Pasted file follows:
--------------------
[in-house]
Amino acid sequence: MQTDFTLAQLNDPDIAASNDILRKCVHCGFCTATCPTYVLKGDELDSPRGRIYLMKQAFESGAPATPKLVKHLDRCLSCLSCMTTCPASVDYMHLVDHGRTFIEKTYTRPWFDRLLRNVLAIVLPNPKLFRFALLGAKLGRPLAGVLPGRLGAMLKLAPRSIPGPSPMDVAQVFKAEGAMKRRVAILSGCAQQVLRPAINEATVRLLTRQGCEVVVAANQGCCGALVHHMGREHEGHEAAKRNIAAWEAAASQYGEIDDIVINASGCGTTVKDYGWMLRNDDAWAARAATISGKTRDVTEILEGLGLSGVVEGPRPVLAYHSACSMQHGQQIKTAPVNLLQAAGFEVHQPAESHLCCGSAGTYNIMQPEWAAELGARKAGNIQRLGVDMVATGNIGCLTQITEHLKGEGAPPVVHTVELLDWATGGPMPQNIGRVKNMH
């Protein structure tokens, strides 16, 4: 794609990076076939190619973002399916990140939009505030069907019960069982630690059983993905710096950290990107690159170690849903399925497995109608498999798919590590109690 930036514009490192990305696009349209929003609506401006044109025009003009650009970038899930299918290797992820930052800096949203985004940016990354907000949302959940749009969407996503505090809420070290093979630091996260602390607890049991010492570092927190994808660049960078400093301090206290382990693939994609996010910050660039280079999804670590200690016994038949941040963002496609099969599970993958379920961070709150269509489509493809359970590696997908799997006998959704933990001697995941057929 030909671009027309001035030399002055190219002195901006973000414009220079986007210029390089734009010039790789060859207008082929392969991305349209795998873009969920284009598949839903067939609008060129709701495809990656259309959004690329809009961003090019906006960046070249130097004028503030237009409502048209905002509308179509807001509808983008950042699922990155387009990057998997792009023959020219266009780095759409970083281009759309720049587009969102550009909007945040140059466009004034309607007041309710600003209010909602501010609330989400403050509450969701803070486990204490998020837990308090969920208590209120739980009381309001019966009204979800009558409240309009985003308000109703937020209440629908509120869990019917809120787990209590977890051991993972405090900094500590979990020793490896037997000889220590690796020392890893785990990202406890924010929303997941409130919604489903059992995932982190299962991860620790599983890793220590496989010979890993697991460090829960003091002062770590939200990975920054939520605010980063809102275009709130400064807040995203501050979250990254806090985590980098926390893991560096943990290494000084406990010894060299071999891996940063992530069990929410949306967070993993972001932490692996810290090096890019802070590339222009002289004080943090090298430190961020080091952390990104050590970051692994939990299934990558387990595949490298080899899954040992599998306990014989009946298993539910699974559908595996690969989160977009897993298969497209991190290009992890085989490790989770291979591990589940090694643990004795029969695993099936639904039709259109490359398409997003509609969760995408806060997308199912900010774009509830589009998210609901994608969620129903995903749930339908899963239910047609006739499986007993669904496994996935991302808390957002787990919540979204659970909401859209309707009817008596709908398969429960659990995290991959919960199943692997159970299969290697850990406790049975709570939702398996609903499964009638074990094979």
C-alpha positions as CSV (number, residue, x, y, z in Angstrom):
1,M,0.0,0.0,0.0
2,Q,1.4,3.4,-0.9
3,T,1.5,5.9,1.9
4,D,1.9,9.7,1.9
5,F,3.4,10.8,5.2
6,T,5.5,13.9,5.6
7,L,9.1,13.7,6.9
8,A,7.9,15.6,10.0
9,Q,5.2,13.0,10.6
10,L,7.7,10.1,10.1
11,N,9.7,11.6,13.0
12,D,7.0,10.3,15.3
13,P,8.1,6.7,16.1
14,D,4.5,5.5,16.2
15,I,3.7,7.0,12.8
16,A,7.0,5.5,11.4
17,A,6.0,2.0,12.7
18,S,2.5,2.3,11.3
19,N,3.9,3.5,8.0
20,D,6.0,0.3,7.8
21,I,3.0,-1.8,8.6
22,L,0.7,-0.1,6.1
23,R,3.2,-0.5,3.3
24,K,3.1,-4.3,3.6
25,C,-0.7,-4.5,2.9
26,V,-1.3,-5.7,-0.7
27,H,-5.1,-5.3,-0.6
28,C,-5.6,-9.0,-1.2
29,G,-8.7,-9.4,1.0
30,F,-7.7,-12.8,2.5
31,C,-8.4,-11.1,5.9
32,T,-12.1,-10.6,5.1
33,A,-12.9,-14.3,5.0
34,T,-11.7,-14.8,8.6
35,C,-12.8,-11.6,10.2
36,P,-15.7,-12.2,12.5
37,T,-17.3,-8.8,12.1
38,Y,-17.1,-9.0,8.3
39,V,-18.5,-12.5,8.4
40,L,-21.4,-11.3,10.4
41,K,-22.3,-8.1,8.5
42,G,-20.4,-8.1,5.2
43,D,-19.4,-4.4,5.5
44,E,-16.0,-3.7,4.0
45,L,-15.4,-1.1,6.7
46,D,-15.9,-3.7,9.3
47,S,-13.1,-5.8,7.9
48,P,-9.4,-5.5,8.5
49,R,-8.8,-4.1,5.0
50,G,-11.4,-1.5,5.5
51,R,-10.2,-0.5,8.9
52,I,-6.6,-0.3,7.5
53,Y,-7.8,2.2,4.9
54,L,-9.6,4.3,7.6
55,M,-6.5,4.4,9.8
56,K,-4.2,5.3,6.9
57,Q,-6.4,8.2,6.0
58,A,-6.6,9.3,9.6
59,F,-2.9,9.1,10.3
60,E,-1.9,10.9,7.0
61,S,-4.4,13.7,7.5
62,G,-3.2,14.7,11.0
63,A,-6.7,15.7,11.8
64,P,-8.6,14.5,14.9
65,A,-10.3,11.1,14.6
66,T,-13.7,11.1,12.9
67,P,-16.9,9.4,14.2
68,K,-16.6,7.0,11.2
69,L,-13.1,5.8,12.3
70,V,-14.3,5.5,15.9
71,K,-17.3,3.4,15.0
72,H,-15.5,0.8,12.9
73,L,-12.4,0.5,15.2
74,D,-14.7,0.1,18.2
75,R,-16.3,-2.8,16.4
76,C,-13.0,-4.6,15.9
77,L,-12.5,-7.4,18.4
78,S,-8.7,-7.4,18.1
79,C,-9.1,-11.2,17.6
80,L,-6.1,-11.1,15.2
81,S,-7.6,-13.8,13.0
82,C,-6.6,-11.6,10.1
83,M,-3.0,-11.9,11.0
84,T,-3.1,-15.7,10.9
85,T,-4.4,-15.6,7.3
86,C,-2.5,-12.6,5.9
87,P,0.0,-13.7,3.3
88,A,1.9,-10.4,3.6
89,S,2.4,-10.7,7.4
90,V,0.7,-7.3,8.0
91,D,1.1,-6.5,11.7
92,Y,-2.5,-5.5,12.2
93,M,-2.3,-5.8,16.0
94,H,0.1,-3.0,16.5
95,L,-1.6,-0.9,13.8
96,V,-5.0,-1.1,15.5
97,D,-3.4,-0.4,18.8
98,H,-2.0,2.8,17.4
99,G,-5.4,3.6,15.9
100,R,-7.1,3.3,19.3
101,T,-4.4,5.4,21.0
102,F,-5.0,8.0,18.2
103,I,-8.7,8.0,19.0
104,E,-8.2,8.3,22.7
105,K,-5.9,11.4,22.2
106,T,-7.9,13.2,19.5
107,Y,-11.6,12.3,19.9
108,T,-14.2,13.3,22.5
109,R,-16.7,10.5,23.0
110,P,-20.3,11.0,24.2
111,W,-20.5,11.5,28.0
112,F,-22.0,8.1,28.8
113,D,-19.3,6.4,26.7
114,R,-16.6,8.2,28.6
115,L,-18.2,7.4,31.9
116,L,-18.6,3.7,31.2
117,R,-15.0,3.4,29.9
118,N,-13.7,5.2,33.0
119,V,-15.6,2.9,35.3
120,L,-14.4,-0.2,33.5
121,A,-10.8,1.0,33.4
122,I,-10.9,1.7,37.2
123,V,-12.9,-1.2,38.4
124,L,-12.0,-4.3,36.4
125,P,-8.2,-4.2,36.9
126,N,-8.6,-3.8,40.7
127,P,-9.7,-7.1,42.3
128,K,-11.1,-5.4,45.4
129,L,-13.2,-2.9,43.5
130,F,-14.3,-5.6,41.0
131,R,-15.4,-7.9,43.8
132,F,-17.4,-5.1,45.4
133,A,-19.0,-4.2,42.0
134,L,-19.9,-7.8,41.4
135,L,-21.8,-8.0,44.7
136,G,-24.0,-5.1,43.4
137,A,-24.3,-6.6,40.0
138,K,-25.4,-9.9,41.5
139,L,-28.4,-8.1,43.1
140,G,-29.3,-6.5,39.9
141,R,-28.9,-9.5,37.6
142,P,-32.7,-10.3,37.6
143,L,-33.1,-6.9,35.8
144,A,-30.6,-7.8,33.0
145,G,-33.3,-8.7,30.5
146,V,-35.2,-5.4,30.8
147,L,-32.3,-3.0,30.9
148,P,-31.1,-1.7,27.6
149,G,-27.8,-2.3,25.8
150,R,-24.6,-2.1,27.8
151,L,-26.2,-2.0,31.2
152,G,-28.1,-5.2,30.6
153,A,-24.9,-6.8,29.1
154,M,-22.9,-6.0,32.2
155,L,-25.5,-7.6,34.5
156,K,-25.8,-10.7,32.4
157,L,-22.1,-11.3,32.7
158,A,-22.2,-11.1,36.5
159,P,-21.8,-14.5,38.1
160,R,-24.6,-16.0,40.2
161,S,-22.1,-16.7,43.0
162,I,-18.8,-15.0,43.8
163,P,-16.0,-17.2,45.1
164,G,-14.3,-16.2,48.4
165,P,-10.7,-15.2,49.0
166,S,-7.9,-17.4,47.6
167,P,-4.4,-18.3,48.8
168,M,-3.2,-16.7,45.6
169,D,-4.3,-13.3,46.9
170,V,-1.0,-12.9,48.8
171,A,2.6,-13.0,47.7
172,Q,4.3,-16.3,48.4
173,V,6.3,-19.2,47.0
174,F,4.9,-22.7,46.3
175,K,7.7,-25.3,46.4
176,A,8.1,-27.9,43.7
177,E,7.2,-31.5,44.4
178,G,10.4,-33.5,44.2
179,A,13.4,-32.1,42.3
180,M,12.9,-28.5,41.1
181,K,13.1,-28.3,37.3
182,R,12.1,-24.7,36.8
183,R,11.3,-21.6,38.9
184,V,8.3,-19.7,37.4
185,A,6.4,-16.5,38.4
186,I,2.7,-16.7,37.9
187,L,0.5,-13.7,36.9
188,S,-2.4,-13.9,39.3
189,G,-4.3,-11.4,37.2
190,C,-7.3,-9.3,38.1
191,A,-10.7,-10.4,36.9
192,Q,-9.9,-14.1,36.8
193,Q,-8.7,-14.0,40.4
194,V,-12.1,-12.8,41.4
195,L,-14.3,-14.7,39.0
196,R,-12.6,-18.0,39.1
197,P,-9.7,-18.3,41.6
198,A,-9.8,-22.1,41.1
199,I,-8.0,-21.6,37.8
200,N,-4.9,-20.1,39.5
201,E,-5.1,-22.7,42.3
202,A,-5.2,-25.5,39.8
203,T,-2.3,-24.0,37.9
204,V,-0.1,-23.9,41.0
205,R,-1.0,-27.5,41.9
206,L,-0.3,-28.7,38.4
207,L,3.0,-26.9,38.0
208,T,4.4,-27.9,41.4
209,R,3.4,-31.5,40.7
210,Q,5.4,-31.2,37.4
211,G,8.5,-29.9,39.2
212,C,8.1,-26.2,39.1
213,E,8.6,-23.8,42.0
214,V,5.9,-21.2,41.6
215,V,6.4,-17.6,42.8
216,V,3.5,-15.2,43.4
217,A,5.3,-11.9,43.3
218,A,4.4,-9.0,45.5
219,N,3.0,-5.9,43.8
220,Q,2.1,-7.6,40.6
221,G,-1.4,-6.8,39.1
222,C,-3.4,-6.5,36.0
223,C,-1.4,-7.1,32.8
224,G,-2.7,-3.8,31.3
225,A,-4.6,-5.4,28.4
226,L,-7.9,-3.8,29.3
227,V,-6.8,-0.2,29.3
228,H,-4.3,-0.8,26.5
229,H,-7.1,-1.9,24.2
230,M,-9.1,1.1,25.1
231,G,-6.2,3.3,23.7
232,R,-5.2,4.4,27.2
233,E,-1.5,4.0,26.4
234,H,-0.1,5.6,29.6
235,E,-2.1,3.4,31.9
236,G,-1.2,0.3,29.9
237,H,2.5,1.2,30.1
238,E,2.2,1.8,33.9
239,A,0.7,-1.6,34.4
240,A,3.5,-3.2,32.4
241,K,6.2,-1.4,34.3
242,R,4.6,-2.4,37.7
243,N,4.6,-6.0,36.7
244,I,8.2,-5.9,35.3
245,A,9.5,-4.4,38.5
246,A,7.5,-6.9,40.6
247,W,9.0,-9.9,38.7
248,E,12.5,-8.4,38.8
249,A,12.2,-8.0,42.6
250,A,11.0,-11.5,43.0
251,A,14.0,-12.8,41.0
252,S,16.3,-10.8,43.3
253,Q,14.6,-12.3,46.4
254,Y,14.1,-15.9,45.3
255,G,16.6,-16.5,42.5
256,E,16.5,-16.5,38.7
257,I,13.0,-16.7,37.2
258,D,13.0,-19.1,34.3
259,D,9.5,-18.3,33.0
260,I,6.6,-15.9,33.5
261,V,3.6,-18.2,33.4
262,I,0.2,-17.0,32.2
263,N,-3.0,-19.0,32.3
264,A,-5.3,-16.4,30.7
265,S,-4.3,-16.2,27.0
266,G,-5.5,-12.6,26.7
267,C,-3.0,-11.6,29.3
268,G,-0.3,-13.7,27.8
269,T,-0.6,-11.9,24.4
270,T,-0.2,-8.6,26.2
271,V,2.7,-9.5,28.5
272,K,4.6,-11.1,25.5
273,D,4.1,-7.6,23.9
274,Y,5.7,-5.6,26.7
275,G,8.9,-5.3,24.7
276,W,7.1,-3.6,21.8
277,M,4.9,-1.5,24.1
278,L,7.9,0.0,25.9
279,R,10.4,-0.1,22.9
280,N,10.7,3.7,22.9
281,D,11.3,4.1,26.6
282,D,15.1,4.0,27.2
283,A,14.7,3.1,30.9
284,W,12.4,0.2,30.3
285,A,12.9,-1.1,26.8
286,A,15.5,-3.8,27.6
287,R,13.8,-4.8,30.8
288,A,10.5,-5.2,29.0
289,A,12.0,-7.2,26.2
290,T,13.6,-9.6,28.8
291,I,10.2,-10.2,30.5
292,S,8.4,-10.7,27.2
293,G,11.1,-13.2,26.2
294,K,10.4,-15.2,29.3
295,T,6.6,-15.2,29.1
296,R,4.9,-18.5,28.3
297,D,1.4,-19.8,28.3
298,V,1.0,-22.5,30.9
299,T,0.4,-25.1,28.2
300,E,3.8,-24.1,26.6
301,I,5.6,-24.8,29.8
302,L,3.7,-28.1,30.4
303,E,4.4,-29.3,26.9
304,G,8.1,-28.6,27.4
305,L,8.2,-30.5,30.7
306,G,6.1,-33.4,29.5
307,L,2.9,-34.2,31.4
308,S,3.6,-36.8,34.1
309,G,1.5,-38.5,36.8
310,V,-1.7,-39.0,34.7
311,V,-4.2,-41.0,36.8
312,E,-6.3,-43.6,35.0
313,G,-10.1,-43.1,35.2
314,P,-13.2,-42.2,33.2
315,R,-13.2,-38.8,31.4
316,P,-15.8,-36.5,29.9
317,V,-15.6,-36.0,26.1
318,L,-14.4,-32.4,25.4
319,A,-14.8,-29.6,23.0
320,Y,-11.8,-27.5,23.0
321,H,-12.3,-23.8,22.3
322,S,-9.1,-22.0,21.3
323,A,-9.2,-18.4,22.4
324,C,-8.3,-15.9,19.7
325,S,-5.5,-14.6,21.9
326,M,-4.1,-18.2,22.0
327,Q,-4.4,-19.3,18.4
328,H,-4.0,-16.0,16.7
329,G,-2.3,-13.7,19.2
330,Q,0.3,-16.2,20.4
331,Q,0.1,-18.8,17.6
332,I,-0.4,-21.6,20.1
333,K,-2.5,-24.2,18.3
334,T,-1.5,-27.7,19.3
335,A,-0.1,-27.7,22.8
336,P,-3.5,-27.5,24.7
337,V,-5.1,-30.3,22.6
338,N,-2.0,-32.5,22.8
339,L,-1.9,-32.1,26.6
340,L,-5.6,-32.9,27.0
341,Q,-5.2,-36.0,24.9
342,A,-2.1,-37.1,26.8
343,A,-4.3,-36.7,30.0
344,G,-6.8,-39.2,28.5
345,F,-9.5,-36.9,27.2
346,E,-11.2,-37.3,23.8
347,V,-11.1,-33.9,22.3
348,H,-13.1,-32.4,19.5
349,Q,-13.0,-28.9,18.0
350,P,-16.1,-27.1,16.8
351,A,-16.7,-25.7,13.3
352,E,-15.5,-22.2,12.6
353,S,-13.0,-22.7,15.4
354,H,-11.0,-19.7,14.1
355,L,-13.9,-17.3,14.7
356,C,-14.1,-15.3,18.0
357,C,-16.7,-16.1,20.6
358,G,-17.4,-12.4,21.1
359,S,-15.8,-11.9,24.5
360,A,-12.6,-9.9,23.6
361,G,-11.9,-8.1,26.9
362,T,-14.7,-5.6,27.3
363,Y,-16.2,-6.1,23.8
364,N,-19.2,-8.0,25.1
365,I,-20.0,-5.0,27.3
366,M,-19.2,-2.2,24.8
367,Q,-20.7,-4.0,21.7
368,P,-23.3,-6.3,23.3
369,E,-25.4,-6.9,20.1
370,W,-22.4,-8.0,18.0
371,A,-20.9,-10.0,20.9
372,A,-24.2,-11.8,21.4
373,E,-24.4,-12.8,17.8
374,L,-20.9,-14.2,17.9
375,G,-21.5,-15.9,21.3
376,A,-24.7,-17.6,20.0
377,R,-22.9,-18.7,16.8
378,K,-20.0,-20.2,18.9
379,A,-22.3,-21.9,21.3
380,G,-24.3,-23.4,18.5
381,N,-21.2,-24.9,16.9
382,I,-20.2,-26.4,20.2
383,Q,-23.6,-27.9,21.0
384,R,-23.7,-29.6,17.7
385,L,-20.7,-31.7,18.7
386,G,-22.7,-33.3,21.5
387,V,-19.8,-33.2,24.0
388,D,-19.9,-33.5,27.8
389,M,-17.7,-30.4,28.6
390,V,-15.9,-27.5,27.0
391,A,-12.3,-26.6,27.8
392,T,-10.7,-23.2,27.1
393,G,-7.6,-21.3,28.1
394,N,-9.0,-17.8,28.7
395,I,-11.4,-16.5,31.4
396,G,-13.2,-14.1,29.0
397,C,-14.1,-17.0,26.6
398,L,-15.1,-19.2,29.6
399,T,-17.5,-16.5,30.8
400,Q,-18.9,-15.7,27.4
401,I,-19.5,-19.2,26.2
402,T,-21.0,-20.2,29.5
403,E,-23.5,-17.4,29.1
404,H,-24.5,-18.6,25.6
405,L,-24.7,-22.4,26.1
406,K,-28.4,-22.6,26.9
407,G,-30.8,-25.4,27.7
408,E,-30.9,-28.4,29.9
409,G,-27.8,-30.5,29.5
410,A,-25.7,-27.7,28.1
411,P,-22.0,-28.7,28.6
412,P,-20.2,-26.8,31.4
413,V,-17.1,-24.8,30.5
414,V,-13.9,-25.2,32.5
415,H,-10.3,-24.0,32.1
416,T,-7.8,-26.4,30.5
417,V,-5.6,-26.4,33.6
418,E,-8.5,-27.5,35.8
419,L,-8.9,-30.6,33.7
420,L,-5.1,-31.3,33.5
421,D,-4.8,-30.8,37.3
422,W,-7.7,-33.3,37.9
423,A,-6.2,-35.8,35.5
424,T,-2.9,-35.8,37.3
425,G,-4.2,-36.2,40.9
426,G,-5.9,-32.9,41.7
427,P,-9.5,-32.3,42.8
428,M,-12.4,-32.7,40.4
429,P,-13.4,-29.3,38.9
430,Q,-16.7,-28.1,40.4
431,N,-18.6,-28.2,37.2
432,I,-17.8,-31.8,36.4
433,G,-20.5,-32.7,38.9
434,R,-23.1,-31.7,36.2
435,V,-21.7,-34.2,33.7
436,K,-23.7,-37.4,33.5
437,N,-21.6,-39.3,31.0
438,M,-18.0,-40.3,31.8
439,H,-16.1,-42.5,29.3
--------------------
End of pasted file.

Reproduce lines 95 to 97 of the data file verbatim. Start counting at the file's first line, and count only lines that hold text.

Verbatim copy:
91,D,1.1,-6.5,11.7
92,Y,-2.5,-5.5,12.2
93,M,-2.3,-5.8,16.0